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Tod Newcombe

California's tough new online privacy laws, combined with the emergence of chief privacy officers in city and county governments, send a signal that it's a new day for data protection in the Golden State.
FirstNet was conceived in the wake of 9/11 as a solution to the radio communications failures that plagued first responders at the height of the disaster. FirstNet is supposed to give police and fire personnel a seamless, state-of-the-art, high-speed voice and data communications system. Sixteen years later, FirstNet is closer to becoming a reality.
It has the potential to make public services more efficient and citizen-friendly. But first, people have to get over their A.I. fears.
James Keene, city manager of Palo Alto, wants cities to break up big technology projects into more manageable pieces that can be built more quickly, an idea called “agile development” that is already a growing trend in public-sector IT.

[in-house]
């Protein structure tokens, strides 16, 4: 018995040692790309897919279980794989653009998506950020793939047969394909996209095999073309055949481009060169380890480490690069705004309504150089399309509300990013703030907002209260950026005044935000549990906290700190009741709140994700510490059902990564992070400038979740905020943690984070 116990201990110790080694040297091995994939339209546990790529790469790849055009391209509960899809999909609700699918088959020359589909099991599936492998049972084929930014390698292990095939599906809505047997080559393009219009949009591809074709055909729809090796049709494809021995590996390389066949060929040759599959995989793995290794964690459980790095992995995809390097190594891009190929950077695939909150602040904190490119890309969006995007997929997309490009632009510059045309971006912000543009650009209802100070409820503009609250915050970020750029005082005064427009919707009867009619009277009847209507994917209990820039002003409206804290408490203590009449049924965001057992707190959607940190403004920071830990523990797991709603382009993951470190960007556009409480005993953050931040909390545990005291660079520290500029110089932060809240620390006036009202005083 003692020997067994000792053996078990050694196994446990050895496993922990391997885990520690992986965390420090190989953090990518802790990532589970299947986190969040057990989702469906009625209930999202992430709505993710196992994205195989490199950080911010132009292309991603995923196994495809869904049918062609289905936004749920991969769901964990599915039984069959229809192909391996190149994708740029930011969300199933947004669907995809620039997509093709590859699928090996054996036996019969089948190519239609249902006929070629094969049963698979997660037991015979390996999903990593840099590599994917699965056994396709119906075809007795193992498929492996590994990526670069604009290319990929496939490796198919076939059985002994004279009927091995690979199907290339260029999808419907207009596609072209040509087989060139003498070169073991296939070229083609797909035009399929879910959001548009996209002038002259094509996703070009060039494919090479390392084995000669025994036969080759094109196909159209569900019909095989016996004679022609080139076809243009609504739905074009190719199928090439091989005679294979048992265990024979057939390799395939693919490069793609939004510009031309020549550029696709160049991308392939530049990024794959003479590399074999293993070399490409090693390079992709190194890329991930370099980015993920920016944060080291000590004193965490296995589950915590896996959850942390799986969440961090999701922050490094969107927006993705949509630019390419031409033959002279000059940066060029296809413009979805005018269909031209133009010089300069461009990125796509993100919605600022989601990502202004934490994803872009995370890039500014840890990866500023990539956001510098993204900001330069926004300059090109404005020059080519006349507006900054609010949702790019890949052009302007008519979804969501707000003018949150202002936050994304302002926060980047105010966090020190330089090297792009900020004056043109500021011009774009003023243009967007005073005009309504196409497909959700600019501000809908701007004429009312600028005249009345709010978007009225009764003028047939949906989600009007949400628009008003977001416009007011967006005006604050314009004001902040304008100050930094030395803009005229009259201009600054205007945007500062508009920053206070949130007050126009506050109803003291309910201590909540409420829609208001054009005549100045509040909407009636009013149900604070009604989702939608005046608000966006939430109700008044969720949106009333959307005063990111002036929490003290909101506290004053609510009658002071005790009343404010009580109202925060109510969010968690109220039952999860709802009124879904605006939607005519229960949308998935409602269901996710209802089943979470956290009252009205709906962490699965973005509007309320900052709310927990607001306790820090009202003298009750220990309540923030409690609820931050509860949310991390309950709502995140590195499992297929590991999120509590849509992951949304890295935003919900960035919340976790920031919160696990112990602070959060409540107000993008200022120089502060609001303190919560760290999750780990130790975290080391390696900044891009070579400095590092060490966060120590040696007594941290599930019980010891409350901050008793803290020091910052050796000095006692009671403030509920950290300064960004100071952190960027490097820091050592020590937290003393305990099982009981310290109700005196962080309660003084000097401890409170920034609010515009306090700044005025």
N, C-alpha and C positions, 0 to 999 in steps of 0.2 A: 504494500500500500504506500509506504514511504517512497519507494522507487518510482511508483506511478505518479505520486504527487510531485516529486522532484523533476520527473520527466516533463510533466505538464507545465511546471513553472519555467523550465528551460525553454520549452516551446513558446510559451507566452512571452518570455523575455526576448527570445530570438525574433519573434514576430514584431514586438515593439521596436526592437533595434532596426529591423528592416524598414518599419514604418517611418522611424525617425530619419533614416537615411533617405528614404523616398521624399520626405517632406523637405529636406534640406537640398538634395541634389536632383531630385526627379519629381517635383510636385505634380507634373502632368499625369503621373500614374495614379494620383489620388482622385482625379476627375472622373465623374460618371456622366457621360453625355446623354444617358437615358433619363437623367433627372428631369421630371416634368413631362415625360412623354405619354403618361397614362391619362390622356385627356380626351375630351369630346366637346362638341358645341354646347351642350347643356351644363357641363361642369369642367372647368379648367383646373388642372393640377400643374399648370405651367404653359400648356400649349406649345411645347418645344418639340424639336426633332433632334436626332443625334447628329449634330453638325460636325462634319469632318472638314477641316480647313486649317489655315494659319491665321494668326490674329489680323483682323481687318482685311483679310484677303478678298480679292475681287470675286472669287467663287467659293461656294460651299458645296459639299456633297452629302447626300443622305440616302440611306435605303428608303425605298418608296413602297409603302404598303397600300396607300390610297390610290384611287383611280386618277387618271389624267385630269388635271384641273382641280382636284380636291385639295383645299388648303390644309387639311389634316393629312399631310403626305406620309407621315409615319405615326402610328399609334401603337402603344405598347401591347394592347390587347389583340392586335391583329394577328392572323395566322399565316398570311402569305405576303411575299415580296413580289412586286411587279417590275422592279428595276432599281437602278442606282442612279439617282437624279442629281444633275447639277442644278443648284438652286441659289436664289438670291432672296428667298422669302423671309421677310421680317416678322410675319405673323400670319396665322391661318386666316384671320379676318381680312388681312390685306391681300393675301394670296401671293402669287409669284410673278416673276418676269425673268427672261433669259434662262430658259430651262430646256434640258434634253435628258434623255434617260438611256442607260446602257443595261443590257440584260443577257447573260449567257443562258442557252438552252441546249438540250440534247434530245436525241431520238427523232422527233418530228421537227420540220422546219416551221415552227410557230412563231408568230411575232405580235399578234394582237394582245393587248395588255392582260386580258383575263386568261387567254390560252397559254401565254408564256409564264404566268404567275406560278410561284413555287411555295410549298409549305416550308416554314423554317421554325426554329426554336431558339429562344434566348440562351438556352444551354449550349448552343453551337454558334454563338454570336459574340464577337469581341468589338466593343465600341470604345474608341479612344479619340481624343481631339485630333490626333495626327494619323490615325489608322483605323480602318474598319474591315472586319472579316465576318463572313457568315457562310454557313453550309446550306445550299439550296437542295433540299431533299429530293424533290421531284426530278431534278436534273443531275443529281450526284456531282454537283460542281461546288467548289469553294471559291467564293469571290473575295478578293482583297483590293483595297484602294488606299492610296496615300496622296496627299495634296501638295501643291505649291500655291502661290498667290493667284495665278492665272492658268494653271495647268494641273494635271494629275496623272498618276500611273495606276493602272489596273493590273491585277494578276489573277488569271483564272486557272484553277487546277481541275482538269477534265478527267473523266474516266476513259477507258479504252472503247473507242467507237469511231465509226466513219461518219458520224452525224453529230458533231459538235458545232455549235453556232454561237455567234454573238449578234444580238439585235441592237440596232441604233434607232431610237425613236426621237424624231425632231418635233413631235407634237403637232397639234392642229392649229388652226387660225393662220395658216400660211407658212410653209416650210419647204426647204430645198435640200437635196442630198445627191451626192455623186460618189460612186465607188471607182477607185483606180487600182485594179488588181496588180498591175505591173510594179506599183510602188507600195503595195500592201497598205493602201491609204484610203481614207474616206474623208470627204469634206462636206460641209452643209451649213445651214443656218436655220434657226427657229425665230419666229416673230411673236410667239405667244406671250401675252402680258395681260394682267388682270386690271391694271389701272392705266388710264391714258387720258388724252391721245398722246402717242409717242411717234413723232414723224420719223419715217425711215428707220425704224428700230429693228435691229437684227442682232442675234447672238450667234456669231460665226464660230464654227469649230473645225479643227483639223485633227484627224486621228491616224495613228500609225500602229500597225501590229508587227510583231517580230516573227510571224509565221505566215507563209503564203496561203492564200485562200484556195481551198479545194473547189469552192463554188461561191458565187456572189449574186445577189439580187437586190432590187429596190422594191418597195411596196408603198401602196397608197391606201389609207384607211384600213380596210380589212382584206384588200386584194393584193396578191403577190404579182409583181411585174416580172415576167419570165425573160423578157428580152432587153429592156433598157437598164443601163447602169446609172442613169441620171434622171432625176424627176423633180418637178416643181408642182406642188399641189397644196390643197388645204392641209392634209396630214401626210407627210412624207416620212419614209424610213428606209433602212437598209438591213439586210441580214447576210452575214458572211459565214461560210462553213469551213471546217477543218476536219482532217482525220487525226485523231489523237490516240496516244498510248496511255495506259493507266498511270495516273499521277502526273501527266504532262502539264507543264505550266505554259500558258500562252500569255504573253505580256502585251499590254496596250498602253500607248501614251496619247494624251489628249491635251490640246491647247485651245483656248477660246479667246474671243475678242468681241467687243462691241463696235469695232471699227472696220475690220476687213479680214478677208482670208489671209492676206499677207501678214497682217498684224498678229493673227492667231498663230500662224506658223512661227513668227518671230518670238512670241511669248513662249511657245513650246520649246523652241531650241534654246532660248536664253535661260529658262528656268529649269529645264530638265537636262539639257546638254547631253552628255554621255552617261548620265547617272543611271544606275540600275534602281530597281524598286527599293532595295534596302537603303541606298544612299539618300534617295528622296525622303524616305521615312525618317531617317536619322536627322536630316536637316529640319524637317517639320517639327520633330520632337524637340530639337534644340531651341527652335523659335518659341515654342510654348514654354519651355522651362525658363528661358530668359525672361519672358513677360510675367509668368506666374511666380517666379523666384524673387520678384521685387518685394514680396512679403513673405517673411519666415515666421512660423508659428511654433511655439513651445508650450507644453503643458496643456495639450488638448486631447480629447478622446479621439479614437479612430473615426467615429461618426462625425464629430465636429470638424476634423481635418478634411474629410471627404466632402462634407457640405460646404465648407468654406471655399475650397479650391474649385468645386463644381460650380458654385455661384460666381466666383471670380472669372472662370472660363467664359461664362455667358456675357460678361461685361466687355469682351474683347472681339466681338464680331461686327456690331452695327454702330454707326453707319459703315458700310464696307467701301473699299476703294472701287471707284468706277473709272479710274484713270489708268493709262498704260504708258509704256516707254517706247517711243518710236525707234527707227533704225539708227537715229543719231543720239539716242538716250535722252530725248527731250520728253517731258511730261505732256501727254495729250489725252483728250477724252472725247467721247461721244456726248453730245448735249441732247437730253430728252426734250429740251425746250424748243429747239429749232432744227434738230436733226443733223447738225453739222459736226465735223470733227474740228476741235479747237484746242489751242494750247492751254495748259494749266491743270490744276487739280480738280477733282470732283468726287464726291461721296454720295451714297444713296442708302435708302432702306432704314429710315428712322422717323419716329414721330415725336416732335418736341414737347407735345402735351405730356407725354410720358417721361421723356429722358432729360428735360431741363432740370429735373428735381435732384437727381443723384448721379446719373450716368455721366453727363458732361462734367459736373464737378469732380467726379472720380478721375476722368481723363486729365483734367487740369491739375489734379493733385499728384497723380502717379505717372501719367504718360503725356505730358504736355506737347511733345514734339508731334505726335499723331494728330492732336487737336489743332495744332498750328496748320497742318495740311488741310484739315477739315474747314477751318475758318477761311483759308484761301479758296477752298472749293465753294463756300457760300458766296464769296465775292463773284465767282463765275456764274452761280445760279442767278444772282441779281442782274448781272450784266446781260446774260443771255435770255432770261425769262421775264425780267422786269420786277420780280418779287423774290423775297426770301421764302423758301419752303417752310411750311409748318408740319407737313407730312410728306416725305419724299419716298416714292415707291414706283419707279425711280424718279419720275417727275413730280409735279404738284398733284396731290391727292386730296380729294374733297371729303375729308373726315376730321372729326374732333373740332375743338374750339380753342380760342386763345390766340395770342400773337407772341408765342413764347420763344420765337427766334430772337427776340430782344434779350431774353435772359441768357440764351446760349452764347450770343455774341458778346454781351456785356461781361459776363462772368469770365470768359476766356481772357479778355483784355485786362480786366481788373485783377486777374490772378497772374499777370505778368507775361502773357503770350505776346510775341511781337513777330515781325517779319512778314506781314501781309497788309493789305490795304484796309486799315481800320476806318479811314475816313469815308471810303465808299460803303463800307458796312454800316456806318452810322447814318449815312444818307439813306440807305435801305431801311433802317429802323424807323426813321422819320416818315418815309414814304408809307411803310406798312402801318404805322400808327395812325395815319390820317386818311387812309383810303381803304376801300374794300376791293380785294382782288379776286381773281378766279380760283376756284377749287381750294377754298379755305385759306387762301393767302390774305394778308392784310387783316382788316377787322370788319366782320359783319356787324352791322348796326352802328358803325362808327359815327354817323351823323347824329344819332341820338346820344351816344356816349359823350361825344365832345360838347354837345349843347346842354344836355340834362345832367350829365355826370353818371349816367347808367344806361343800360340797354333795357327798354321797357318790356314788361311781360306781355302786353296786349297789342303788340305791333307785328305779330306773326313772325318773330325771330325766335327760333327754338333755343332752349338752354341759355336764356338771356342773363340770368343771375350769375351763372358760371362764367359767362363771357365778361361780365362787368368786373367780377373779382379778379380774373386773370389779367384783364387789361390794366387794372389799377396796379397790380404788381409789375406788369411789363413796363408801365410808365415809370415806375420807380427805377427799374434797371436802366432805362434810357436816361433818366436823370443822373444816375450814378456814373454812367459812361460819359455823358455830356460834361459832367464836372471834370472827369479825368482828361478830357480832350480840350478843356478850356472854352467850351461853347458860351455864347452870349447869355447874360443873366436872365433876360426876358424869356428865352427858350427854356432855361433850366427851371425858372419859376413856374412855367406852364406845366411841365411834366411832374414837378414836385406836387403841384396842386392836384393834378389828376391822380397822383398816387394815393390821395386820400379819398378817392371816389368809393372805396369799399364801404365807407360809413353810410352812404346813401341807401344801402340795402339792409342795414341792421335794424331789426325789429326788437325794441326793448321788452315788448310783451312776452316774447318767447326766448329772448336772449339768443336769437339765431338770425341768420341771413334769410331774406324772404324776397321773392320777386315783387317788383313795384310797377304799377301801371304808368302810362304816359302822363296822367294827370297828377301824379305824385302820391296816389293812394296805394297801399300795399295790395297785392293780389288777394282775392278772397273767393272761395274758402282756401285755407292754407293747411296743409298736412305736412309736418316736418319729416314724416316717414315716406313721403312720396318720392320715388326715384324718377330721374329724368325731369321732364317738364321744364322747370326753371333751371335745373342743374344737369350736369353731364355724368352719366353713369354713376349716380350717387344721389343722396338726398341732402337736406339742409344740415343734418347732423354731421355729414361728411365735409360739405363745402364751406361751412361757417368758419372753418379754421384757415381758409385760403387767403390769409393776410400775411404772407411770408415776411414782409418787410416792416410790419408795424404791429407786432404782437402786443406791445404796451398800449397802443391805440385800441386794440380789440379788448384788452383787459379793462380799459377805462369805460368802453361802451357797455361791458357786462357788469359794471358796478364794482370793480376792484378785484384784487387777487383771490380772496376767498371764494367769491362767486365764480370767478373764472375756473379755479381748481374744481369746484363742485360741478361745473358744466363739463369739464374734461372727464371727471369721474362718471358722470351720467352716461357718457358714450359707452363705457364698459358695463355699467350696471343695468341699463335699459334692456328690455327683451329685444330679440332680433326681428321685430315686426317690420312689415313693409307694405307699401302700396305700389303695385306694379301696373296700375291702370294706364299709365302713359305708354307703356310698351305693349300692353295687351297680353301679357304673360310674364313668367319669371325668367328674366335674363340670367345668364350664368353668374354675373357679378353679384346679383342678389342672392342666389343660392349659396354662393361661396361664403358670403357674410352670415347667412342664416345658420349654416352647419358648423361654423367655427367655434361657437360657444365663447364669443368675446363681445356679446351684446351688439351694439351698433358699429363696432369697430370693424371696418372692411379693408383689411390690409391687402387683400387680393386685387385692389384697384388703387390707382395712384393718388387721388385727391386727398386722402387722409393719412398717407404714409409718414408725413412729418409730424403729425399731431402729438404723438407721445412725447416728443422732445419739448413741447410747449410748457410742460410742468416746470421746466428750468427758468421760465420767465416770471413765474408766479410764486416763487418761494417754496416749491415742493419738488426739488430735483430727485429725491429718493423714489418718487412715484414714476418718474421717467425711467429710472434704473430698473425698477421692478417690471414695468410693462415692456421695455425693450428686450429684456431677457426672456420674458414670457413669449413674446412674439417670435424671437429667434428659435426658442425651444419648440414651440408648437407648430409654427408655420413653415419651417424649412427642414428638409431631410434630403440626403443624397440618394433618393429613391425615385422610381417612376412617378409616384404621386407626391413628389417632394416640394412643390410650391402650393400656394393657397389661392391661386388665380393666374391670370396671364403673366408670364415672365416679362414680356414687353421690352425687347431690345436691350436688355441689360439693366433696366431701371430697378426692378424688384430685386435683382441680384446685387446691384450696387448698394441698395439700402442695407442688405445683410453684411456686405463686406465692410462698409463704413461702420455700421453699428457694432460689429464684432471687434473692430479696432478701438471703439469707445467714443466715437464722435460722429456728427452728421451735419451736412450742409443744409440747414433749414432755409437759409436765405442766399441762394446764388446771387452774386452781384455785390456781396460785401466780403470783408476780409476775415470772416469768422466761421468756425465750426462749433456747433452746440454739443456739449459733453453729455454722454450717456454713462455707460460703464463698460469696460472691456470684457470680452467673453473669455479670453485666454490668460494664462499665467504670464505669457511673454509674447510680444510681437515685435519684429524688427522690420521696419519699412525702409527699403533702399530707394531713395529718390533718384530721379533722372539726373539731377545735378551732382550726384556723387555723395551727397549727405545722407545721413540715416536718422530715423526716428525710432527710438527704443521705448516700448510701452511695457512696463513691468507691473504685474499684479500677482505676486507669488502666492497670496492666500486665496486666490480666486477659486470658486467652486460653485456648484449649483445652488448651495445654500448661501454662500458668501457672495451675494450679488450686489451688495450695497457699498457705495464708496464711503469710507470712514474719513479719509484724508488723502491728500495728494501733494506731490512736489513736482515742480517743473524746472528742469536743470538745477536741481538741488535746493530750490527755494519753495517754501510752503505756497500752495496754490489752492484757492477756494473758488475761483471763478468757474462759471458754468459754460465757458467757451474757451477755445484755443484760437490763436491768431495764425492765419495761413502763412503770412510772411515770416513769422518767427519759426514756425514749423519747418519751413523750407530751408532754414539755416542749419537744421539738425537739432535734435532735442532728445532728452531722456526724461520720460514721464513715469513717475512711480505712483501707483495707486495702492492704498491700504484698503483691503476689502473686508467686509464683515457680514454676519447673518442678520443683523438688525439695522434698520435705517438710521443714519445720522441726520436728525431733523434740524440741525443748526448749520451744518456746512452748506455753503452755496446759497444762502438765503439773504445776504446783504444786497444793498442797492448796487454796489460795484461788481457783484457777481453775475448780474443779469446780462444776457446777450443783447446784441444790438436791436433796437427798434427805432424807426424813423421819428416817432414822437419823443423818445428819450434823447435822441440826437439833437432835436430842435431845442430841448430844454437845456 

Technology is transforming the way police fight crime, making it safer for not only officers but also criminals and innocent bystanders.
States are not only anticipating a wave of retirements but also trouble filling the vacancies. How are they preparing?
Thanks to a combination of venture capital, new tech and entrepreneurial spirit, more companies than ever now offer digital services and tools specifically for government.
Oakland is among a growing number of cities publishing public records requests online for anyone to see.
A recent audit finds California’s efforts are woefully inadequate. And that’s the good news.
The vast amounts of video data -- and the metadata to track and manage the video clips for retention and chain of custody purposes -- is a technology issue that CIOs are trying to address.
For all of open data's advantages, cost isn't always one of them. But there are ways to keep them down.
How did Los Angeles spend more than $1 billion to buy an iPad for every student and instead end up losing its leader and being investigated by the FBI and SEC?
Technology has made it easier for people to commit tax fraud and for governments to catch it.
A recent survey of state CIOs shows how governments can modernize and run efficiently.
With 47 different state laws on what companies are supposed to do when they become victims of cyberattack, is it time for federal legislation?